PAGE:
How hot is HOT ENOUGH?
The Acrevo Study focused heavily on how to lower the viscosity of VO fuel using heat and established that
it may be recommended, for any attempt of using VO in an engine, to use the rape seed oil at relatively high temperature, of order 100-130 °C.
(212°F to 266°F)
Further research indicated that this range is slightly higher for some oils and lower for others but that at temperatures above 100°C the differences all but dissapear.
A close up of the most pertinent area of the above chart is provided below.
The above chart was created using data from sources other than the Acrevo study..and yet appears to mirror that studys conclusions very closely.
While failing to provide sufficient heat to VO fuel prior to injection is the most common reason piston ring coking occurs and diesel engines using VO fuel fail there are other reasons that can contribute to early engine failure as well.
Injectors that are worn, set incorrectly, or damaged can also cause unburned VO fuel to reach the cylinder walls. So it is very important to make certain that you regularly check the condition of your injectors by having them pop tested. It is equally important to not use VO fuel which might contain more than 200ppm of water since injectors can be quickly damaged by "cavitation erosion".
*On IDI engines the pre-combustion chamber can become loaded with carbon and begin to dribble liquid VO fuel into the combustion chamber rather than vaporize it.
It is also very important to not switch to vo fuel before the engine has come to full operating temperature. Until that temperature is reached the pistons have not fully expanded and "blowby" is at its greatest. This not only means that compression may not be high enough for optimal combustion but that any partially burned fuel will be forced by the rings and into the crankcase.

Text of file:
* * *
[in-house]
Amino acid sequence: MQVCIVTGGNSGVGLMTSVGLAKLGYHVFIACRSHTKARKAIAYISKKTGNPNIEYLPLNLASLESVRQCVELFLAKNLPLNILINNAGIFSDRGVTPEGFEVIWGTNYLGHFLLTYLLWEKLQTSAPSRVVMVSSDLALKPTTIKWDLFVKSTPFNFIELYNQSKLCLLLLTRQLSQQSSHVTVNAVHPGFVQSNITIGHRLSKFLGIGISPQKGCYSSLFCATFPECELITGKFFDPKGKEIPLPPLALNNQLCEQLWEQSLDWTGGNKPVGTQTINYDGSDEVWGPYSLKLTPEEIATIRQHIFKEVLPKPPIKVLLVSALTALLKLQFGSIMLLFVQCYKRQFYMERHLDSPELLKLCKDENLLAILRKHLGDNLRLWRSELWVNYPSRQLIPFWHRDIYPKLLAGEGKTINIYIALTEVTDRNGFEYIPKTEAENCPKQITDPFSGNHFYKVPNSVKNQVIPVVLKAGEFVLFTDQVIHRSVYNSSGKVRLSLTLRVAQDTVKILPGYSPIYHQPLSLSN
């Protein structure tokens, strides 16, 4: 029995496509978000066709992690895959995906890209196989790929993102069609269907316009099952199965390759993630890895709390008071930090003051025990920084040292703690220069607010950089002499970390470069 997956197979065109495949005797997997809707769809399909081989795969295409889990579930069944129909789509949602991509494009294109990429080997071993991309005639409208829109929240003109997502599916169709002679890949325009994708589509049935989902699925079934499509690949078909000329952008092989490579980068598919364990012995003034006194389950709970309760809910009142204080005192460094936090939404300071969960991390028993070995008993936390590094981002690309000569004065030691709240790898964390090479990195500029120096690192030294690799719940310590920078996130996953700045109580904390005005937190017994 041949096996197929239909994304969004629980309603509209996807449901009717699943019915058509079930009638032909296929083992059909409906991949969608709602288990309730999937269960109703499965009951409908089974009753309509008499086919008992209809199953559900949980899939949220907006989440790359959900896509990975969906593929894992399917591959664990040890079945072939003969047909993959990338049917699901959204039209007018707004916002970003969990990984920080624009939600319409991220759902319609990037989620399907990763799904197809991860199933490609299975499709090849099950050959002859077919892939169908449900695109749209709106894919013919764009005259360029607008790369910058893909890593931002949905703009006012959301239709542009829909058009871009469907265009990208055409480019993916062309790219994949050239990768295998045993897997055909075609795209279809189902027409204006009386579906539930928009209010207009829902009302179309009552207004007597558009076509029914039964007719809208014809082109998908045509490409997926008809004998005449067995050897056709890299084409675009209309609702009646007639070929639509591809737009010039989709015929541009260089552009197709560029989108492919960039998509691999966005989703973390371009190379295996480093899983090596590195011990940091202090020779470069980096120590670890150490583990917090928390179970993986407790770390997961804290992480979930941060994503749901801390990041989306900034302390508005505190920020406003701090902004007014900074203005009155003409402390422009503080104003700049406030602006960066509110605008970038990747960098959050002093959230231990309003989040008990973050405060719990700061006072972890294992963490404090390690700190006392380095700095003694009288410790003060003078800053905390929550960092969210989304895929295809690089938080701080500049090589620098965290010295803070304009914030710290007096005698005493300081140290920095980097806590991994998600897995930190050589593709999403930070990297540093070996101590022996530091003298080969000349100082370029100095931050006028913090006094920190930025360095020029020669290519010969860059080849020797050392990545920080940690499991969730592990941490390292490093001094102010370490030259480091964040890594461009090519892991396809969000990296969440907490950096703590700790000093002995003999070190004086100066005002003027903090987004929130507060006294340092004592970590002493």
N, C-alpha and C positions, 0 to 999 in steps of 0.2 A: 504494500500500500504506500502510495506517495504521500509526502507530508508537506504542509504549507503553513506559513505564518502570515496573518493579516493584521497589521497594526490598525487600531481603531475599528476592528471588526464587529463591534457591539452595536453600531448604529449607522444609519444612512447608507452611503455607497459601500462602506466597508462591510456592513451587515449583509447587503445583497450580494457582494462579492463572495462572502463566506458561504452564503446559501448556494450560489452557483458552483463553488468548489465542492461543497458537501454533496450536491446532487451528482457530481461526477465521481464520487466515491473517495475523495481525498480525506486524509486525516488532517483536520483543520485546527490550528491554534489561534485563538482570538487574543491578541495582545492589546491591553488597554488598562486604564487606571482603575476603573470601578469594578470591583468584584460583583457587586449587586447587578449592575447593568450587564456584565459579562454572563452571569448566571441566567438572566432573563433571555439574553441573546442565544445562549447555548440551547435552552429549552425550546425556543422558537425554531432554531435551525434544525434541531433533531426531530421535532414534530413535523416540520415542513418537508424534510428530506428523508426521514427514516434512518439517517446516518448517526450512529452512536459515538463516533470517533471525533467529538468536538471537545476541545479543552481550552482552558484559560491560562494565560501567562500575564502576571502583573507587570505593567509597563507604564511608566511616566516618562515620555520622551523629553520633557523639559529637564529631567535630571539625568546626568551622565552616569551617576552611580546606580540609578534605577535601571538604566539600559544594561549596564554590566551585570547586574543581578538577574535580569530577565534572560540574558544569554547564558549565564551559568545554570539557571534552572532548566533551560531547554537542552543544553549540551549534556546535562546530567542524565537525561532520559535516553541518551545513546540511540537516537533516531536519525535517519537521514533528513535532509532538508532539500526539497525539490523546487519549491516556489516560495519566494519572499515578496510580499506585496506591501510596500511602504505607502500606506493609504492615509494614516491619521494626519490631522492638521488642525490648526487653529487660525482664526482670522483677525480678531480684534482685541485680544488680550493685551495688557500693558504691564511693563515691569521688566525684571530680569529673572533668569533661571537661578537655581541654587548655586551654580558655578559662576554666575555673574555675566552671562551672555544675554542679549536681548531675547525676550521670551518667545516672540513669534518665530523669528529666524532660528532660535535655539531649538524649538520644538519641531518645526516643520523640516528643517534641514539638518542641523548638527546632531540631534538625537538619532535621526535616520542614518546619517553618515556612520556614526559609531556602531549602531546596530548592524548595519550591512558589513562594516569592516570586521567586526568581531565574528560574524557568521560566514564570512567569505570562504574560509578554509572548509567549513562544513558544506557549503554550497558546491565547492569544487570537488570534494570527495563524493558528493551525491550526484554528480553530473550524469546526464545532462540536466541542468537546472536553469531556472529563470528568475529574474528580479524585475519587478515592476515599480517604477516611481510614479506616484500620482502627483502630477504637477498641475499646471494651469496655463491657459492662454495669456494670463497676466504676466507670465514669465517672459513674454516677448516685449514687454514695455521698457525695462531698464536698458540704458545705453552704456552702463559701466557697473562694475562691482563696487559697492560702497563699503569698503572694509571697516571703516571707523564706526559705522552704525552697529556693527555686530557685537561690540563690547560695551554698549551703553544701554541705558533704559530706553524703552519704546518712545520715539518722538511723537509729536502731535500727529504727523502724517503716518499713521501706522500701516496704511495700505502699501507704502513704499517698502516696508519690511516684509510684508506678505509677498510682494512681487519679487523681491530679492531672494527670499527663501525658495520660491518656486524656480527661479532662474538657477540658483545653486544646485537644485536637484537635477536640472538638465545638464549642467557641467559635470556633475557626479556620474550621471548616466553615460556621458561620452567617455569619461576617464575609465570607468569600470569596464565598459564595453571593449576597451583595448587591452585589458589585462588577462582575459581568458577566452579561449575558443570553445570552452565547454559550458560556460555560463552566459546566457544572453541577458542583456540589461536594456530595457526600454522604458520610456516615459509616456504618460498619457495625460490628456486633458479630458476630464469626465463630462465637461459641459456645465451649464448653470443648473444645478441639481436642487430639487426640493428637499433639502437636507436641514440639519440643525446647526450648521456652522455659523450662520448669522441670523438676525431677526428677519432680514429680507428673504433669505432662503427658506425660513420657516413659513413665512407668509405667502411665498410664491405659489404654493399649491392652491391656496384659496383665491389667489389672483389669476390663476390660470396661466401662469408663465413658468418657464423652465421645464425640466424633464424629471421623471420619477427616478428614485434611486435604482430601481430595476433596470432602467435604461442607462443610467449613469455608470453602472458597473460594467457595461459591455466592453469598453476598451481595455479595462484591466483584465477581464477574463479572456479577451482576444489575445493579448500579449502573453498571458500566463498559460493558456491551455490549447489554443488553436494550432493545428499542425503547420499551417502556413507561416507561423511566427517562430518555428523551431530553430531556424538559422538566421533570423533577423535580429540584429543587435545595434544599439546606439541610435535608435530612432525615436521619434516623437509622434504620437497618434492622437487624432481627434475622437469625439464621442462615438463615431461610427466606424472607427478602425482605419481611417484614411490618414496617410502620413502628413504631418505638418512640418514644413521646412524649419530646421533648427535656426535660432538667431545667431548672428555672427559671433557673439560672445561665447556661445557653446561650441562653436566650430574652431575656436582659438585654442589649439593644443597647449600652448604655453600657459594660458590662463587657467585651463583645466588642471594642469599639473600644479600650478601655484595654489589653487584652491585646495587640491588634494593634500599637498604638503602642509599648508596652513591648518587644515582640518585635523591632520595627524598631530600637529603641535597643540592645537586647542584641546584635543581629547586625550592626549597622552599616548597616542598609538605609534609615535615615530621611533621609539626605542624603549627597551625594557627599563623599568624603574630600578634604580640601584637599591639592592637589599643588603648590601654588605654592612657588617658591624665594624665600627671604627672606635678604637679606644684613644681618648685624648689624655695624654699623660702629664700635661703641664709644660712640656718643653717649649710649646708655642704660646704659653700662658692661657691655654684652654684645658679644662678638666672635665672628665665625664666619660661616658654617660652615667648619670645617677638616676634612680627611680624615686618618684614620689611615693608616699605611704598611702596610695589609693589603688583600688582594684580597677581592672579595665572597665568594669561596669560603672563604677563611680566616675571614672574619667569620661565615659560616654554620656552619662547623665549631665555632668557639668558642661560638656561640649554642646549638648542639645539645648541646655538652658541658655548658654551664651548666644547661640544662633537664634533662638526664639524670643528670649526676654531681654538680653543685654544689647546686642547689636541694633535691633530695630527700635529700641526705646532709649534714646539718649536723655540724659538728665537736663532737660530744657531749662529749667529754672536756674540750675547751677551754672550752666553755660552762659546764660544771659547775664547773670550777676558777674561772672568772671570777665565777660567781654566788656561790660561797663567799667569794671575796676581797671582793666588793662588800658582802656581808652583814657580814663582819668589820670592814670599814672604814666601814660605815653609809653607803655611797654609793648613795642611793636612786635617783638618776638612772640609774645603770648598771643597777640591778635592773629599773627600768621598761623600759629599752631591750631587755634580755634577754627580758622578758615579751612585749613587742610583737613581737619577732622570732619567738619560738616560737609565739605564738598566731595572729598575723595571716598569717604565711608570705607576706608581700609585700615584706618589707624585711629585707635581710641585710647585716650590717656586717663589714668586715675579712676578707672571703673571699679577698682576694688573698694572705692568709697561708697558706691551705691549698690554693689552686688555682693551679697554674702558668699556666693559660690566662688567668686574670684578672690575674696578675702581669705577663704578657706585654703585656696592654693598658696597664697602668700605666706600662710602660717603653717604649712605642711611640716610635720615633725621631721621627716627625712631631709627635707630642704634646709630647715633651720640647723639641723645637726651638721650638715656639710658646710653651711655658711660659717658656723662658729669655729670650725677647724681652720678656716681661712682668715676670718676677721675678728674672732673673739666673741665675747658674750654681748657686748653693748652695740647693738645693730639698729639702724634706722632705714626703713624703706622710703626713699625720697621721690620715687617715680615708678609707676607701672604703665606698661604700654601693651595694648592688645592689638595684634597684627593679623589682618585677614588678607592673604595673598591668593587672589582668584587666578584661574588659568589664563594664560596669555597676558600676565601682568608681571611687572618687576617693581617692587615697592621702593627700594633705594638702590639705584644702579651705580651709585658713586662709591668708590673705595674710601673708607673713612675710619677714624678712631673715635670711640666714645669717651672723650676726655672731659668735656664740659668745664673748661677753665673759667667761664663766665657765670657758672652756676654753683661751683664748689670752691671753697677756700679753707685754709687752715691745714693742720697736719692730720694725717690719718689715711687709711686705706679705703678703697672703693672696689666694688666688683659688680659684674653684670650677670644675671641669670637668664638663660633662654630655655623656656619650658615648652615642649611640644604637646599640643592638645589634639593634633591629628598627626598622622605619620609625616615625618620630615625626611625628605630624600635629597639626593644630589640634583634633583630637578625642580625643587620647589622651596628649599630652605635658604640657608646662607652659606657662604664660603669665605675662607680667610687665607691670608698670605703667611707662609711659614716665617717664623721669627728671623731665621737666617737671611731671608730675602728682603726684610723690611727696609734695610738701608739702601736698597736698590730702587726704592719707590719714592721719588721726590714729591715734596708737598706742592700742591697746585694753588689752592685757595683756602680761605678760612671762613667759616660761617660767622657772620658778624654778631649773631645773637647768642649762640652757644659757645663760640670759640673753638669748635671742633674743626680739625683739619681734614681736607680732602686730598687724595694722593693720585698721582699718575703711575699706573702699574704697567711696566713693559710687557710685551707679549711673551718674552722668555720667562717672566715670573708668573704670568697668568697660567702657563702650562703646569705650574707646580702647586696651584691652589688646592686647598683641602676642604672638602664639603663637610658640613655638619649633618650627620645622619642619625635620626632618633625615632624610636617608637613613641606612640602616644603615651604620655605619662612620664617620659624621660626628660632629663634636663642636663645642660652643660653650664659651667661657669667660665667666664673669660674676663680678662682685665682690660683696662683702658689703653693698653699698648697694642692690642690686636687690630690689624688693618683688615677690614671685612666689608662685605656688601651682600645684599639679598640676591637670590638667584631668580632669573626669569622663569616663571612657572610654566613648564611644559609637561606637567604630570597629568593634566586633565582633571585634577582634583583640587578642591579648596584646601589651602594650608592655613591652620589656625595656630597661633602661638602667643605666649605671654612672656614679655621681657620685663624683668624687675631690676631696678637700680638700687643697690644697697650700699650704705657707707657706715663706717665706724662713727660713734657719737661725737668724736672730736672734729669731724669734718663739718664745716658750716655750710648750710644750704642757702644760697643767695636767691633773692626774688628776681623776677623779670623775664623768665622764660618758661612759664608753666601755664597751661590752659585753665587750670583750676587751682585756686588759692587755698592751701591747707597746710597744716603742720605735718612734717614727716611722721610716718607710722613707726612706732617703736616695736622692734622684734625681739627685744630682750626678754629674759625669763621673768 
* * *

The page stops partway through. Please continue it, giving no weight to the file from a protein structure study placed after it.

This can not only accellerate piston ring coking but may lead to crankcase oil polymerization which can quickly lead to catastropic engine damage due to low oil pressure. (This is covered in the "operational consideratios section" of this tutorial)
This is also the reason you should thoroughly purge the VO fuel from your IP, injection lines, and injectors prior to shutting down an engine. Because many IPs have a large volume that is filled with VO fuel when a purge is begun..and the diesel fuel introduced to the IP does not directly displace the VO fuel but rather dilutes it more and more as the purge progresses.
It is important to not only want to allow plenty of time for the purge cycle to complete but also why you want to make certain that you divert the diesel/VO fuel mix that is created during purgeing to the VO tank..and not the diesel tank.
Finally..if you have converted an engine with a small cylinder bore diameter (like VW TDIs) you have to be extra vigilant on all of the above. Small bore engines are even more succeptable to these problems than large bore engines.
And since it goes without saying..I better say it. If you convert a diesel engine that has lots of blowby even when at operting temp don't expect it to last a long time. About all one can do short of having the engine "re-ringed" is to ONLY use VO fuel at highway speeds once the engine is completely up to operating condition in addition to all the other considerations provided in this tutorial.
*This is the authors opinion based on "post mortem" examinations of VO fuel damaged engines and discussions with engineers that design diesel engines.